a list compiled by Alex Kasman (College of Charleston)
|The Lure (2007) ||Bill Napier |
(click on names to see more mathematical fiction
by the same author)
|Irish mathematician Tom Petrie is called in as an expert to analyze a mysterious stream of particles that appears to be a message from aliens. The math never gets very deep. Petrie is supposed to be an expert on chaos theory, but here that means little more than "making sense out of a mess". (Really, chaos theory is the study of dynamical systems that are sensitive to initial conditions and transitive.) However, a brief passage at the beginning where Petrie reads through his e-mail (printing out an article on a symplectic approach to chaos and deleting a message claiming to have a proof of Goldbach's conjecture) and a page near the end about how he developed an interest in mathematics in the first place are possibly interesting to fans of mathematical fiction.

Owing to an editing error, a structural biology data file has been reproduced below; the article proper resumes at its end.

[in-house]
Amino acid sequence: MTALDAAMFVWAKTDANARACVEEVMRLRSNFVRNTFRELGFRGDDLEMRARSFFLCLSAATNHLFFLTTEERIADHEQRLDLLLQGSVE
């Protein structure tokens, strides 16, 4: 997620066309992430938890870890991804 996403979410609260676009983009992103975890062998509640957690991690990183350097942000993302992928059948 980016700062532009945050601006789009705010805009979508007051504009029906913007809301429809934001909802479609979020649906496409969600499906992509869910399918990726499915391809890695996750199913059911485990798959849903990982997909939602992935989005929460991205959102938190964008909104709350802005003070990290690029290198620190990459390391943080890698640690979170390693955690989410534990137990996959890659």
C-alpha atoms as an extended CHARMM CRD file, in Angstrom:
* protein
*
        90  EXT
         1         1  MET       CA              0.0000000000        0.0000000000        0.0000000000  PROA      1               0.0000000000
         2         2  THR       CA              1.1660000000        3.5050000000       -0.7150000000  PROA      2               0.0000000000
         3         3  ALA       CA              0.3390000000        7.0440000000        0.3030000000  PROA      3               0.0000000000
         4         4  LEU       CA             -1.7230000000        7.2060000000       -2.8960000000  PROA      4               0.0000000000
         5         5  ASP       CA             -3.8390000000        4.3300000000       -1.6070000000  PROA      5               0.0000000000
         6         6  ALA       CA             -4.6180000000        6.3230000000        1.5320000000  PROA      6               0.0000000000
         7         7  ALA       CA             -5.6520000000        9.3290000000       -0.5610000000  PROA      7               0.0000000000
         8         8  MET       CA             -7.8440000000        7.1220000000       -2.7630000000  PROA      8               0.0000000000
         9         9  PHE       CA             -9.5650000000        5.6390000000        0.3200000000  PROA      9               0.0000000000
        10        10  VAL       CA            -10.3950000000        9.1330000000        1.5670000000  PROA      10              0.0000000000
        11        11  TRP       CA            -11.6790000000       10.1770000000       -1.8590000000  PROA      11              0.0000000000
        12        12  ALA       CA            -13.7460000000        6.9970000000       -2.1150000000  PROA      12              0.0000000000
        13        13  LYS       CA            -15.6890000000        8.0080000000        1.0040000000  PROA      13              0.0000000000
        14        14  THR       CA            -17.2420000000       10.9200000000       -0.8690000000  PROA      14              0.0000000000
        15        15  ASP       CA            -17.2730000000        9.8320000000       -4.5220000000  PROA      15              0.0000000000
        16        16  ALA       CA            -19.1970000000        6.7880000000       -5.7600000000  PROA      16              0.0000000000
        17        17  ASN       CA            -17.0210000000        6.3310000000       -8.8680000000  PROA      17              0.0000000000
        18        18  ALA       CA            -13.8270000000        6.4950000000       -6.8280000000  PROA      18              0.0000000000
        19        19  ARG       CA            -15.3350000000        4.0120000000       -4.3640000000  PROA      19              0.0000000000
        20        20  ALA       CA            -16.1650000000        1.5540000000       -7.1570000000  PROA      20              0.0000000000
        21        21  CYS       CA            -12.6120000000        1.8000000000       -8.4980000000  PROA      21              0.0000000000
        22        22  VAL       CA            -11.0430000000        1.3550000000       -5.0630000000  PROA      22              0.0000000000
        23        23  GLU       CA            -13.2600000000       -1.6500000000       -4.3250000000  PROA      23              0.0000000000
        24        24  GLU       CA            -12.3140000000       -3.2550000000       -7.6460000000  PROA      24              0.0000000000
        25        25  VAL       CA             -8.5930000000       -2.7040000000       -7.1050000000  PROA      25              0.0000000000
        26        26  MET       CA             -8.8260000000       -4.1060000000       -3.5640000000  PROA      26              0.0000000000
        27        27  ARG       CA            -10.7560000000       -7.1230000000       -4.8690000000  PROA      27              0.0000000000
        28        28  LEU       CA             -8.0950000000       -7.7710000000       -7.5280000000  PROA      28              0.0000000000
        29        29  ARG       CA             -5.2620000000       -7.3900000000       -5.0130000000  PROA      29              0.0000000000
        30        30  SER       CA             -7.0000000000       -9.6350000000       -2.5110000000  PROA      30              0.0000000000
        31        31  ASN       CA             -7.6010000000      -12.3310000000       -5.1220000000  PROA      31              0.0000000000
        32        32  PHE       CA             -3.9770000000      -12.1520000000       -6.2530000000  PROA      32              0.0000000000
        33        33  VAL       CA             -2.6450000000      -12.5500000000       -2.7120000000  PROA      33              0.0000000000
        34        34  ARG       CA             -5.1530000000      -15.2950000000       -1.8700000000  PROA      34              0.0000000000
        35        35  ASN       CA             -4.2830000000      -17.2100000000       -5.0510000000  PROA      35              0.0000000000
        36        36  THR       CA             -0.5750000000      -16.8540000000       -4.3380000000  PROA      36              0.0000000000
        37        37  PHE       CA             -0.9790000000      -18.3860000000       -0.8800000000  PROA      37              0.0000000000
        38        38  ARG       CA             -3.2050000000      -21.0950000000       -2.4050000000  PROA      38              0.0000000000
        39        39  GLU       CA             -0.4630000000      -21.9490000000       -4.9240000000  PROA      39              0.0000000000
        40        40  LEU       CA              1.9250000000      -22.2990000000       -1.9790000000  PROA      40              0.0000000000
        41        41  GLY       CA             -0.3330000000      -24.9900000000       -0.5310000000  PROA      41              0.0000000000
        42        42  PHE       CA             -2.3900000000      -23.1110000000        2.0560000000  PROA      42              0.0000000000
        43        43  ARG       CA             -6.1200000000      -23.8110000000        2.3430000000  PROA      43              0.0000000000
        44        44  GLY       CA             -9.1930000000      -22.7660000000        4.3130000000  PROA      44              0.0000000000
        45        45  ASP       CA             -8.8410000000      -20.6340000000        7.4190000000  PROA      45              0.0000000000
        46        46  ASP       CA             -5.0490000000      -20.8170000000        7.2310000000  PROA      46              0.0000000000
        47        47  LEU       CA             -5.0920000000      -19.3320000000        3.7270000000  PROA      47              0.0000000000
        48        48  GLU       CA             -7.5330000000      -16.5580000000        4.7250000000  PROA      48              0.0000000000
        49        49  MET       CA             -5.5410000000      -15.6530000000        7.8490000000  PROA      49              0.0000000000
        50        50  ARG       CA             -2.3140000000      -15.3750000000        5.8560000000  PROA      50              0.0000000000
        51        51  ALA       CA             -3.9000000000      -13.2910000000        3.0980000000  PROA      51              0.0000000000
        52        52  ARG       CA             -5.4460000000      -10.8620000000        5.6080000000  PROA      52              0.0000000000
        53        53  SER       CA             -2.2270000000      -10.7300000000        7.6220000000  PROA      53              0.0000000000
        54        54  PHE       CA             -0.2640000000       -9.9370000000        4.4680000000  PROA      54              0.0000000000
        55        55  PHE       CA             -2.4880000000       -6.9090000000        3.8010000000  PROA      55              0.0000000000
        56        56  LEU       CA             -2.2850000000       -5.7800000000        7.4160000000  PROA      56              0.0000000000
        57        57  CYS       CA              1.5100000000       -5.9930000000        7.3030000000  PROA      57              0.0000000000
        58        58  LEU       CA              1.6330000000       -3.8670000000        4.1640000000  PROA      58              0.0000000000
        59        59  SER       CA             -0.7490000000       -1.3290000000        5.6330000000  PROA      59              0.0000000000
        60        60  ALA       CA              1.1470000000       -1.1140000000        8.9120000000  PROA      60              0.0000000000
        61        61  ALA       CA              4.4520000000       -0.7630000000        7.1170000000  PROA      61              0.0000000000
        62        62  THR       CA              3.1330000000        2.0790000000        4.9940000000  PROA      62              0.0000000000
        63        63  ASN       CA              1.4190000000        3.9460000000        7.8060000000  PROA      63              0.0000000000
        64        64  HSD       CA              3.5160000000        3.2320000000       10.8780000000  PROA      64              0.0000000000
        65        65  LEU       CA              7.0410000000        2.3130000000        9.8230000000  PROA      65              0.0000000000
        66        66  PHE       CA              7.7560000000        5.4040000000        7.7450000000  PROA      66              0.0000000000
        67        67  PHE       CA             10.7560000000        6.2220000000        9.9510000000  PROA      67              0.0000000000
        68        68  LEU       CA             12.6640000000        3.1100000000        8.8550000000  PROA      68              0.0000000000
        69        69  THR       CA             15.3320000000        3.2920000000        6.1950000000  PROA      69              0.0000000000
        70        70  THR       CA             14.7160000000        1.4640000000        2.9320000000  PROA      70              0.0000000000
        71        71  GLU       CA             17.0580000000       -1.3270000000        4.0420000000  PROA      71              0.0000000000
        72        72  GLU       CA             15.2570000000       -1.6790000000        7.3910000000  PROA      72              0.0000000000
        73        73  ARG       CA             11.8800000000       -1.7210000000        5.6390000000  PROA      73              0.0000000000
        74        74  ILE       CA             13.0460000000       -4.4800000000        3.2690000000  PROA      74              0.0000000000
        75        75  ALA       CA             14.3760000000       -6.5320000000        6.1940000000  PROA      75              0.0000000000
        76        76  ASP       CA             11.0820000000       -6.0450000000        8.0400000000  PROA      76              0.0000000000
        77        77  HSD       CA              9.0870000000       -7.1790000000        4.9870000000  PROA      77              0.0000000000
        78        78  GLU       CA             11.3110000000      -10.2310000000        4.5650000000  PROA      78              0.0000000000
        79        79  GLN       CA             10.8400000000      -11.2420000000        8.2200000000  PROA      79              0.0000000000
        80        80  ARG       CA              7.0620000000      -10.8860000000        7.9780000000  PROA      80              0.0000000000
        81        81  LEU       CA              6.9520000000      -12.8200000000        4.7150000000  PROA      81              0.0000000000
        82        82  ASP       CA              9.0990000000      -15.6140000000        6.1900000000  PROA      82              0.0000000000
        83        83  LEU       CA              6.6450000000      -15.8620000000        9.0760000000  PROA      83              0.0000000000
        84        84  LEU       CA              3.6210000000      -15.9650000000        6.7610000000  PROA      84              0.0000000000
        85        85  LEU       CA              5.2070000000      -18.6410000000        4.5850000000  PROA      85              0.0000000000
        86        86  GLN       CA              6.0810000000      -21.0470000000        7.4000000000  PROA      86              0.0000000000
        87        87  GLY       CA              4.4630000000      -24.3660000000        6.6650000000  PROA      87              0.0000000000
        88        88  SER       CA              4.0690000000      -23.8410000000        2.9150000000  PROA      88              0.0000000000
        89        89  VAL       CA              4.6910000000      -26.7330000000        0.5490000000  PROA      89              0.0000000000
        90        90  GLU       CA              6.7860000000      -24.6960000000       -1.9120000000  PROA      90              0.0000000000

Forgetting about the math for a moment, The Lure is an SF adventure that combines viruses, aliens, the Manhattan Project and the apparent "fine tuning" of the laws of physics to support life together with a bunch of stereotypes (of mathematicians, Russians, Scandanavian women, evil government conspiracies, etc.) into an uneven but sufficiently entertaining tale.
|Buy this work of mathematical fiction and read reviews at amazon.com. |
|(Note: This is just one work of
mathematical fiction from the list. To see the entire list or to see more
works of mathematical fiction, return to the Homepage.)|
(Maintained by Alex Kasman,
College of Charleston)